Gordon_Lightfoot_SundownListen to this track by beloved Canadian singer-songwriter and Orillia Ontario favourite son, Gordon Lightfoot. It’s “Carefree Highway”, an international hit as taken from his 1974 album Sundown. This song was one of several in his catalogue that scored a top ten placement on the US Billboard Hot 100. Otherwise, this song made the easy listening charts and the country charts in his home country of Canada, where he’d become rightly held as a national treasure.

Like Bob Dylan, Lightfoot was managed by Albert Grossman during the 1960s, and was on many of the same scenes. During that time his material was covered by many, including Elvis Presley, Marty Robbins, Judy Collins, and Peter, Paul, and Mary, among others. By the early 1970s and after defecting from United Artists to Warner Brothers, Gordon Lightfoot settled into a sound of his own that mixed acoustic folk-rock with a smooth country feel, along with a dash of sorrowful strings for good measure that gave his output a heavy shot of melancholy. The period between 1970 and 1978 is looked upon by many as his golden period that had him enjoying massive exposure on Canadian radio across the dial. For all of his ubiquity, it was easy to take him for granted.

On “Carefree Highway”, it was also easy to miss what lay beneath his gentle, made for radio play, and easy on the ears sound, to wit; an ocean of bittersweetness, much of that fueled by what seemed to be personal regret, not to mention the songwriting savvy it took to deliver it so poignantly to listeners. 

The song’s title was inspired by a stretch of highway in Arizona actually called “Carefree Highway” by locals where Lightfoot traveled while on tour there. The song isn’t so much about that specific trip or about that place as much it is about the idea of being out on the road alone in retreat in order to stave off unhappy recollections. This song is less about having no cares than it is about a sense of utter disconnection. It’s a tale that reveals the lasting heartbreak over an old flame who is forever out of reach, still haunting the narrator’s memory. It also reveals the depths of Lightfoot’s talent at being able to fashion a compelling and effervescent melody that sounds so contented to lyrics that directly contrast it. As a result, rather than the song being one-dimensional and piteous, it’s poignant, wistful, and bittersweet instead.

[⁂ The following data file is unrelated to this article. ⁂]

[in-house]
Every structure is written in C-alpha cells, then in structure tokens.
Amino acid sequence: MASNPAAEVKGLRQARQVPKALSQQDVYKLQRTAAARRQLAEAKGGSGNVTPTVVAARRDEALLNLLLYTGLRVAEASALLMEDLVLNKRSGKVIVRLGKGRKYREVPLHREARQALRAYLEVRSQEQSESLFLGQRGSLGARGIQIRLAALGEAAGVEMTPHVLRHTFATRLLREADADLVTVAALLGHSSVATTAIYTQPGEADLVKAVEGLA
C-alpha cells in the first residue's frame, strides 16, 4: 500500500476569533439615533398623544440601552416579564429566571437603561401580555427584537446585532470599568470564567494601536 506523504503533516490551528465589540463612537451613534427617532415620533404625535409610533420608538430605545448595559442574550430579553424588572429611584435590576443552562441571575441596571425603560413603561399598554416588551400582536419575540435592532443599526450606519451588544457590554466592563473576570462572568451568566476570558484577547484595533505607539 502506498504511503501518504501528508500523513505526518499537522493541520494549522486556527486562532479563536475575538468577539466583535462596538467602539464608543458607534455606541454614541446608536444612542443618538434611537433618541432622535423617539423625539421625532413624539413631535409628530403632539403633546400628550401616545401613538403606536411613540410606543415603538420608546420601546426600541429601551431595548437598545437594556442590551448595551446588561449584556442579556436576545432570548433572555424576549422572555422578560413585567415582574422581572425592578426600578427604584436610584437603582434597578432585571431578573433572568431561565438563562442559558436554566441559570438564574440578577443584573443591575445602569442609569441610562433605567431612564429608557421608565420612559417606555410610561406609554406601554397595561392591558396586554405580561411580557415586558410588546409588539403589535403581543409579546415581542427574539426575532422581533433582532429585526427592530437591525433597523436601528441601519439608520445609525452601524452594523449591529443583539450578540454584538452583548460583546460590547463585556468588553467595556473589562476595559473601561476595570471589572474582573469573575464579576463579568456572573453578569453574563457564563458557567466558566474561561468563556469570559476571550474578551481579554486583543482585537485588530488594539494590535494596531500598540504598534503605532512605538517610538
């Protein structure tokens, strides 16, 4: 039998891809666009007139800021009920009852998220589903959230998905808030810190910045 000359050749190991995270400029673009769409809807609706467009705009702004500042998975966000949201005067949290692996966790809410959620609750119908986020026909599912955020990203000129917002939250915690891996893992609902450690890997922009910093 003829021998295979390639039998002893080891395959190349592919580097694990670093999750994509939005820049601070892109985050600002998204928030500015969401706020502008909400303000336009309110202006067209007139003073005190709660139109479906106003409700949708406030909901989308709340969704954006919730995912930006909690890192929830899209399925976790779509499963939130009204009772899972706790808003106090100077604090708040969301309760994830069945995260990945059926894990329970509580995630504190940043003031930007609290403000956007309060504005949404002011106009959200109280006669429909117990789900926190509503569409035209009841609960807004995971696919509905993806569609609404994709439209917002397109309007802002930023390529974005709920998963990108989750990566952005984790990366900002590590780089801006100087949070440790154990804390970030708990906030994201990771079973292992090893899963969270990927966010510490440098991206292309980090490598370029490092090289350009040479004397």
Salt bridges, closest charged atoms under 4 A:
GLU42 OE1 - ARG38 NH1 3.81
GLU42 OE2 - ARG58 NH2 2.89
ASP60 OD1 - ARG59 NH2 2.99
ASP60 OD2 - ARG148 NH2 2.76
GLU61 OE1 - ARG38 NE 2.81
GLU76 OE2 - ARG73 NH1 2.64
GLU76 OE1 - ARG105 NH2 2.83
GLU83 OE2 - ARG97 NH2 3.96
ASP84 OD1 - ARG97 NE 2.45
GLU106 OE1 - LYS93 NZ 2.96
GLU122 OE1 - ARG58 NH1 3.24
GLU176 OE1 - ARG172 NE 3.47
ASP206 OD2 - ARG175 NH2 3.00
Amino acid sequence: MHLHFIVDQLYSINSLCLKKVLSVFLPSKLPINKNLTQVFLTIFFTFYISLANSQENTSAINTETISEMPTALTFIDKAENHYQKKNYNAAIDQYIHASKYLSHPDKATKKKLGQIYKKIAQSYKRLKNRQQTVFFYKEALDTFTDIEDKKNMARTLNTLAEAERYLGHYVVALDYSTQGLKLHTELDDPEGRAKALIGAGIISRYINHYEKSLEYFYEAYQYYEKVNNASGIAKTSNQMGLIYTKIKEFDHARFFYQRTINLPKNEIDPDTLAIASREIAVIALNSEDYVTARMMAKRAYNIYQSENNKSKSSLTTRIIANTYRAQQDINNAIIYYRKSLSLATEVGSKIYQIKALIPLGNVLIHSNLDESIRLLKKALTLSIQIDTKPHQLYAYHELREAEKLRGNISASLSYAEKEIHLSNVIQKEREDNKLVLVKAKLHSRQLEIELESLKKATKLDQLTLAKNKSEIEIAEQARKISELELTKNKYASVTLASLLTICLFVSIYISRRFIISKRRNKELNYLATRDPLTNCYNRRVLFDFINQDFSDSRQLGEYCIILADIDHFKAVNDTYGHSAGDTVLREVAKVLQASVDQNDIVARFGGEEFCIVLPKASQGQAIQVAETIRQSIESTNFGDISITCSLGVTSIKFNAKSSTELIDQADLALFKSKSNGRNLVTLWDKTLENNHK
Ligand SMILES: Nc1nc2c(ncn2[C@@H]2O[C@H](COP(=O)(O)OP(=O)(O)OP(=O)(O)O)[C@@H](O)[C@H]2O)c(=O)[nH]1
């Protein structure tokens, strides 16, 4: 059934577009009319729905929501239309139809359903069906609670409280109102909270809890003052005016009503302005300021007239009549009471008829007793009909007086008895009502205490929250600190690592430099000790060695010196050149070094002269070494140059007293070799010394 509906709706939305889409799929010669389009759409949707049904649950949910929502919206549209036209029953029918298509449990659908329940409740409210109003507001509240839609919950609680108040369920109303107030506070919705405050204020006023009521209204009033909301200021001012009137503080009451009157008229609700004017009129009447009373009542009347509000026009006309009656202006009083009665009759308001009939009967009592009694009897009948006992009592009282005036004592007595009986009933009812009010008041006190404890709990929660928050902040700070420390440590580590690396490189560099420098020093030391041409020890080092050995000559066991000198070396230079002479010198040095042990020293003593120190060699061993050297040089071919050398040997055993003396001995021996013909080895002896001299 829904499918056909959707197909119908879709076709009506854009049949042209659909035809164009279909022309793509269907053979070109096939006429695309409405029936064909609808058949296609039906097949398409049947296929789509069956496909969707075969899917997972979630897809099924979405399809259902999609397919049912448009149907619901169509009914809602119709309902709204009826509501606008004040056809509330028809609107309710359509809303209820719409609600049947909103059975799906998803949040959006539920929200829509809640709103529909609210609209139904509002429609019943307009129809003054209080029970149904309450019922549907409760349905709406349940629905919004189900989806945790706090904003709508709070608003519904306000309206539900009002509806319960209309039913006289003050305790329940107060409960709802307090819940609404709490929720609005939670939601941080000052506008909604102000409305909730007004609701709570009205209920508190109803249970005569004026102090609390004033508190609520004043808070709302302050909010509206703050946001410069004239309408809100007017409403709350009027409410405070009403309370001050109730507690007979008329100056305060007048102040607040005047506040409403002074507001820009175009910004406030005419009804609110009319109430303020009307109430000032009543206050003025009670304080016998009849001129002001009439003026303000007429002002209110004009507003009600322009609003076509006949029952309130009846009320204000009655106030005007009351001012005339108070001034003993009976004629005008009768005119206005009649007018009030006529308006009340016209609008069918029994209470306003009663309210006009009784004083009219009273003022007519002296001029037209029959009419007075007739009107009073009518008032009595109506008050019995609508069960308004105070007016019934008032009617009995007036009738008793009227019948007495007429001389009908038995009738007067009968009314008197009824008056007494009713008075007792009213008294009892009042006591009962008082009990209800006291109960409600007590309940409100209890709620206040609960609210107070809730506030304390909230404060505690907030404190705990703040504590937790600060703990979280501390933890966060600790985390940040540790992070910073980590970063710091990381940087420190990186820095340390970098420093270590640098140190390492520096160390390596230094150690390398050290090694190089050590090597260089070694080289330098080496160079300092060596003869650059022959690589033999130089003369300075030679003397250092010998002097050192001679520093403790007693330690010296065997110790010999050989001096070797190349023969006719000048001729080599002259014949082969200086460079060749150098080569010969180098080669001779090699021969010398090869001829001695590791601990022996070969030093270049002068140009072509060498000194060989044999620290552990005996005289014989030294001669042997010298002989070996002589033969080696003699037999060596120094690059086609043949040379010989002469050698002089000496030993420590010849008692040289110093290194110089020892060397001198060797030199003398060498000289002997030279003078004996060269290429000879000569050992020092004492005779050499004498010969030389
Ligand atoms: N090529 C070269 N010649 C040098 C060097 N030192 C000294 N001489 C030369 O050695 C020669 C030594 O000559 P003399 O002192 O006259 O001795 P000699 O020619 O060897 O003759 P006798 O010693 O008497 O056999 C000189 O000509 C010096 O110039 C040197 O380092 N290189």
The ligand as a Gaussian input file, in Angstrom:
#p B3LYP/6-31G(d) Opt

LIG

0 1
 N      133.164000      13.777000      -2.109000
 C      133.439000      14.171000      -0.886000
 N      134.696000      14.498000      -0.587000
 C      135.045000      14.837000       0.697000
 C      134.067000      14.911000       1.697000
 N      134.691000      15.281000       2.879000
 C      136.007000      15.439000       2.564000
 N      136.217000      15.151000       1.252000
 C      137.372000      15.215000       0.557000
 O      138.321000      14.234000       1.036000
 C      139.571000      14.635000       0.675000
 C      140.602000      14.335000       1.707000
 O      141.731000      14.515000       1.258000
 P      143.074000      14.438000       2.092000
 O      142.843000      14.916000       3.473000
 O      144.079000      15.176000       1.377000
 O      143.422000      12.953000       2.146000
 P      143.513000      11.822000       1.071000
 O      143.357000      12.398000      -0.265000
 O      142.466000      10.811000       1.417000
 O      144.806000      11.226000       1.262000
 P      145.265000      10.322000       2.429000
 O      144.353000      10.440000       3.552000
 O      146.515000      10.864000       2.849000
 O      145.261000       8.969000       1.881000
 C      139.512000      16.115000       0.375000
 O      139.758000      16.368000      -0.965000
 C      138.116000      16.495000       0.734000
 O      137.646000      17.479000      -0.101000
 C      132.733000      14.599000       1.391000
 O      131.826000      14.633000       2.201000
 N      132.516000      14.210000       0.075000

And what about the story found in this tune? Apparently it’s biographical, with an actual woman named Ann whom Lightfoot saw when he was in his early twenties. It was one of those cases in one’s life where love blossoms, but a shared path into the future doesn’t follow. It’s a story of could-have-beens and the loss of potential happiness that lingers for years afterwards. Lightfoot tells the story:

There was a real Ann. It reaches way back to a time when I was about 20 or so. It’s one of those situations where you meet that one woman who knocks you out and then leaves you standing there and says she’s on her way. I heard from her after a Massey Hall concert many years later; she stopped by to say hello. I don’t think she knew that she is the one the song was about, and I wasn’t about to tell her.” (Read more Lightfoot song background info here)

It doesn’t get more real than that; a bond of love, a wound that never quite healed, and a silent burden when the person in question walks into one’s life again, unaware of the inner turmoil they cause. That is the other side of the coin when it comes to loving someone, isn’t it? You get the connection and the companionship that gives you that sense of home that we all look for in a loving relationship. But when you part ways you never really stop loving them even if the way you love them changes in your heart after its all over. That dull, melancholic ache will always be with you no matter how many highways you travel afterwards without them. It lives side by side with the memories you most cherish that include them. That’s the deal when it comes to love. That’s a big part of the risk, too.

Gordon Lightfoot is an active singer-songwriter today, despite past health issues and premature rumours of his death. A two years ago, Lightfoot embarked on what was called “50 Years On The Carefree Highway Tour”, a title that his agent came up with perhaps without the knowledge of that to which the carefree highway actually refers. Take a read of this interview that was conducted around that time that talks about his career that now spans half a century.




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